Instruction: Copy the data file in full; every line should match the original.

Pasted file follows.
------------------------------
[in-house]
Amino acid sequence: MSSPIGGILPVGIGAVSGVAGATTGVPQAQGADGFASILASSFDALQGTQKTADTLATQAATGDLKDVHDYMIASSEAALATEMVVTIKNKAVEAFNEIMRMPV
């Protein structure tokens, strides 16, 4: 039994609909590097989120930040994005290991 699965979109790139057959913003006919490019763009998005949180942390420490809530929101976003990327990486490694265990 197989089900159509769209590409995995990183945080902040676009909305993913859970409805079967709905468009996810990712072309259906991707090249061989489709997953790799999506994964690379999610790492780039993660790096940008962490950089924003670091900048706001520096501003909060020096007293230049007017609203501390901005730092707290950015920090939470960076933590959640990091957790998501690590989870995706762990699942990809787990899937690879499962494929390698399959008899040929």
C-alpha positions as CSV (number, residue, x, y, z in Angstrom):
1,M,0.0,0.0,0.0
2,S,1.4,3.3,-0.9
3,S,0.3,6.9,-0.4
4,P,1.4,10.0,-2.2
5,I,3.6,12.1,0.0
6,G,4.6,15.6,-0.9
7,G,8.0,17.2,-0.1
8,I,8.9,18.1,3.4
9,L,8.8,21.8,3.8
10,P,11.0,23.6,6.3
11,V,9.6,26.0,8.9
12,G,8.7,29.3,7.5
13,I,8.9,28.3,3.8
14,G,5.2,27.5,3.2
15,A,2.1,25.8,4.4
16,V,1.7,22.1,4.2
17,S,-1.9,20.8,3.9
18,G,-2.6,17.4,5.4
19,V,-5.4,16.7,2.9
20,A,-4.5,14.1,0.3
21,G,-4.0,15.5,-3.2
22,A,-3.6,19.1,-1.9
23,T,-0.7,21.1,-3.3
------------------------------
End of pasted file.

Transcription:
[in-house]
Amino acid sequence: MSSPIGGILPVGIGAVSGVAGATTGVPQAQGADGFASILASSFDALQGTQKTADTLATQAATGDLKDVHDYMIASSEAALATEMVVTIKNKAVEAFNEIMRMPV
């Protein structure tokens, strides 16, 4: 039994609909590097989120930040994005290991 699965979109790139057959913003006919490019763009998005949180942390420490809530929101976003990327990486490694265990 197989089900159509769209590409995995990183945080902040676009909305993913859970409805079967709905468009996810990712072309259906991707090249061989489709997953790799999506994964690379999610790492780039993660790096940008962490950089924003670091900048706001520096501003909060020096007293230049007017609203501390901005730092707290950015920090939470960076933590959640990091957790998501690590989870995706762990699942990809787990899937690879499962494929390698399959008899040929």
C-alpha positions as CSV (number, residue, x, y, z in Angstrom):
1,M,0.0,0.0,0.0
2,S,1.4,3.3,-0.9
3,S,0.3,6.9,-0.4
4,P,1.4,10.0,-2.2
5,I,3.6,12.1,0.0
6,G,4.6,15.6,-0.9
7,G,8.0,17.2,-0.1
8,I,8.9,18.1,3.4
9,L,8.8,21.8,3.8
10,P,11.0,23.6,6.3
11,V,9.6,26.0,8.9
12,G,8.7,29.3,7.5
13,I,8.9,28.3,3.8
14,G,5.2,27.5,3.2
15,A,2.1,25.8,4.4
16,V,1.7,22.1,4.2
17,S,-1.9,20.8,3.9
18,G,-2.6,17.4,5.4
19,V,-5.4,16.7,2.9
20,A,-4.5,14.1,0.3
21,G,-4.0,15.5,-3.2
22,A,-3.6,19.1,-1.9
23,T,-0.7,21.1,-3.3